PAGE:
Friday, June 19, 2009

Batcycle Sold!

Holy economic downturn, Batman!  Apparently, times are very tough indeed on Wayne Industries.  A few days ago the Batcycle from the '60s TV series sold on eBay for the Buy-It-Now price of $29,500. Originally a 250cc 1966 Yamaha Catalina, the Batcycle was equipped with the sidecar/detachable go-kart that poor smuck Robin had to squeeze into. It had 8245 miles on it when sold and was fully functional according to the seller.

Tuesday, June 16, 2009

Fixed my Forkin' Problem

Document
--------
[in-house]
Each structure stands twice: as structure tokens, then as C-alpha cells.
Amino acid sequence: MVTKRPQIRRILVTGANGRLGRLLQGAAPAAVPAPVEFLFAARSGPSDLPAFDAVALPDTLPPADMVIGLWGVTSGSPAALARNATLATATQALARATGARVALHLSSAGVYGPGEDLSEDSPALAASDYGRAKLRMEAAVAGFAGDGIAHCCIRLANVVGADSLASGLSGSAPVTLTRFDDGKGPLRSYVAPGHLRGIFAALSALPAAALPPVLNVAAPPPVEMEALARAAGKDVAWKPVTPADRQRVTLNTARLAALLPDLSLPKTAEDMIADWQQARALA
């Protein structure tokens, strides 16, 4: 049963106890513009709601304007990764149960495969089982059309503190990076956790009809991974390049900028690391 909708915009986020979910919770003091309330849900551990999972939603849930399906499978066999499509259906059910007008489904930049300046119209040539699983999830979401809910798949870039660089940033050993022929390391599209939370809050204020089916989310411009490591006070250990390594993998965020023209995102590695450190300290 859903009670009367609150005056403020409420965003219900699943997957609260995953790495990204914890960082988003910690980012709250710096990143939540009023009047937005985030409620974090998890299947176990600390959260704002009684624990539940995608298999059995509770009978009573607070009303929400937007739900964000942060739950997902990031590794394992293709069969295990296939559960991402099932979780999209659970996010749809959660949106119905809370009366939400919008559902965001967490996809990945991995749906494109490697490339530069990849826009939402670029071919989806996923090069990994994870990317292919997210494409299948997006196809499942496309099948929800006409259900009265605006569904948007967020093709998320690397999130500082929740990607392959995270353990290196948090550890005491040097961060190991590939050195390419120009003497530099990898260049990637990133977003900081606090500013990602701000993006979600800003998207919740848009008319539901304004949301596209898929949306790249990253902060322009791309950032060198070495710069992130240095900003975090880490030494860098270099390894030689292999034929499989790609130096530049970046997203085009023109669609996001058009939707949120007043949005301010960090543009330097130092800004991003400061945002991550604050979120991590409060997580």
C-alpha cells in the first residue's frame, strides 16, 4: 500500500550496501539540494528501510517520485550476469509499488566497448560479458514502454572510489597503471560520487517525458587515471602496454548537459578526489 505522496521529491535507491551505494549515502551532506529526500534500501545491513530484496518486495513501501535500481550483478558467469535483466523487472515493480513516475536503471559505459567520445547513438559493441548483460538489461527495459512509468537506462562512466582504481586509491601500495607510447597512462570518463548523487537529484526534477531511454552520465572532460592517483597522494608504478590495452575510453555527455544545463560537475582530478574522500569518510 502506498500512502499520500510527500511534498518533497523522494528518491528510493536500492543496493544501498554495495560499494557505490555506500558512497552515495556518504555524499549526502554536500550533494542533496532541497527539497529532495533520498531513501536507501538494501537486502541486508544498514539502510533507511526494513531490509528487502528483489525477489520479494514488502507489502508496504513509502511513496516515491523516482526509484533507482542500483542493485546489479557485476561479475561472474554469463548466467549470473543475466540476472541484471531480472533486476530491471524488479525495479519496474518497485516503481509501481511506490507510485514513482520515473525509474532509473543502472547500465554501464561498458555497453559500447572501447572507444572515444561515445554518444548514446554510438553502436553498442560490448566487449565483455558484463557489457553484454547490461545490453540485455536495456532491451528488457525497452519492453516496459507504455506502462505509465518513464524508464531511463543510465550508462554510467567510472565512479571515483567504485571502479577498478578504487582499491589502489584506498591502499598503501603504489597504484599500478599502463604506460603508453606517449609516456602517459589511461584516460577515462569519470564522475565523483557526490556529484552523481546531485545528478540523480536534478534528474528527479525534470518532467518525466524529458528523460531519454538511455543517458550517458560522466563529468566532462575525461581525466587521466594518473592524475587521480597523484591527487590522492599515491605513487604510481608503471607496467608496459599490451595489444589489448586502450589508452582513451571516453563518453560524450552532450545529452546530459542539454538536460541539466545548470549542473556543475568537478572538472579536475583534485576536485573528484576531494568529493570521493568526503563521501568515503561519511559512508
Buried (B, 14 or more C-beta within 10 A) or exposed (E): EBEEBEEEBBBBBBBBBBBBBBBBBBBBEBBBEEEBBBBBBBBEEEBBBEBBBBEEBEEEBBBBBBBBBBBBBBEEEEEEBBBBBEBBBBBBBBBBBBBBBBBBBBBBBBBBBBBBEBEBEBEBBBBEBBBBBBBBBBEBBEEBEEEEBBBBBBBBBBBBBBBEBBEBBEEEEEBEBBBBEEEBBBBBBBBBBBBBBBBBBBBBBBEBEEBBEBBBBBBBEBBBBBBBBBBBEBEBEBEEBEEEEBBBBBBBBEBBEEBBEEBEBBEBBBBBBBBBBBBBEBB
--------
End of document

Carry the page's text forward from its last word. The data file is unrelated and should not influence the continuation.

After suffering a mutiny of my ZR-7s' Handling Department last week, which included the Captain nearly being thrown into the drink twice on the same rainy commute, I decided to reign in my tired front boingers. Overboard went the water-thin old fluid (had been in over 29K miles) and OE springs, replaced by Progressive 11-1145 springs and fresh oil. I went with 10W oil (same as stock), using a Motion Pro fork oil syringe-tool thingie to set the level at 140mm (spring out, fully compressed) per Progressive's recommendation. The new springs are much longer, so to measure for the new spacers I simply laid the OE springs and spacer side-by-side with the new springs and supplied PVC pipe. I then added a very scientific "smidge" to make the new spacer an even 3". I reused the OE washers. I must've gotten the preload correct because the spacer stuck up about 3/8" beyond the extended fork tube, which is the "rule of thumb" preload check per Progressive. While the forks were on the bench, I took the opportunity to polish the upper tubes very well to remove dried beetle remains a/k/a fork seal killers. I also cleaned up the brake calipers and re-greased the slider pins. With everything back together, I did a half-arsed sag measurement using a zip-tie on the upper fork tube. It was at 30mm with no riding gear or luggage, so I must be in the neighborhood of the often-recommended 35mm. A test ride on very familiar roads revealed a much better behaved motorcycle; the front soaks up little bumps while holding up to sharp-edged bumps and also diving less under braking, which also gives me better feel for the rear tire while cornering, perhaps because the excessive fork dive/weight transfer is eliminated. Steering is much improved, too; it actually holds a line again. My ZR always handled well enough for me until recently, and now it's probably even better than new. Of course, having better feel out front will probably soon reveal how old the rear shock it getting, which means I better keep the credit card handy.